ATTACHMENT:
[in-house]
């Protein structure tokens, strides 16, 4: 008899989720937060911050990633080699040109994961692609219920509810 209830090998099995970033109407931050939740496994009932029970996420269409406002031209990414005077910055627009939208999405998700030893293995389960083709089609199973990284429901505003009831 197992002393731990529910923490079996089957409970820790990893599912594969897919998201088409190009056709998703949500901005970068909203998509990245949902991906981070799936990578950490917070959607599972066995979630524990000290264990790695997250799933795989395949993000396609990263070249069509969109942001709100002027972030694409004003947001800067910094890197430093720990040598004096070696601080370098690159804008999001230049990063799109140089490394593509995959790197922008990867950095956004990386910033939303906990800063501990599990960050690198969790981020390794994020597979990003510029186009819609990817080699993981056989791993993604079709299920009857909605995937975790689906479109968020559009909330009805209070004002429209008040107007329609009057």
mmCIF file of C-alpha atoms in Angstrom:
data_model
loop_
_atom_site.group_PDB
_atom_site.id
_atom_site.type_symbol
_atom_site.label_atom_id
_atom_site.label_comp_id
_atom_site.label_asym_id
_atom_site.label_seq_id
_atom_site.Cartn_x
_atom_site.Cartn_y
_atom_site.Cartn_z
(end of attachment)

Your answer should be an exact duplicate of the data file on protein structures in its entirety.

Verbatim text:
[in-house]
């Protein structure tokens, strides 16, 4: 008899989720937060911050990633080699040109994961692609219920509810 209830090998099995970033109407931050939740496994009932029970996420269409406002031209990414005077910055627009939208999405998700030893293995389960083709089609199973990284429901505003009831 197992002393731990529910923490079996089957409970820790990893599912594969897919998201088409190009056709998703949500901005970068909203998509990245949902991906981070799936990578950490917070959607599972066995979630524990000290264990790695997250799933795989395949993000396609990263070249069509969109942001709100002027972030694409004003947001800067910094890197430093720990040598004096070696601080370098690159804008999001230049990063799109140089490394593509995959790197922008990867950095956004990386910033939303906990800063501990599990960050690198969790981020390794994020597979990003510029186009819609990817080699993981056989791993993604079709299920009857909605995937975790689906479109968020559009909330009805209070004002429209008040107007329609009057």
mmCIF file of C-alpha atoms in Angstrom:
data_model
loop_
_atom_site.group_PDB
_atom_site.id
_atom_site.type_symbol
_atom_site.label_atom_id
_atom_site.label_comp_id
_atom_site.label_asym_id
_atom_site.label_seq_id
_atom_site.Cartn_x
_atom_site.Cartn_y
_atom_site.Cartn_z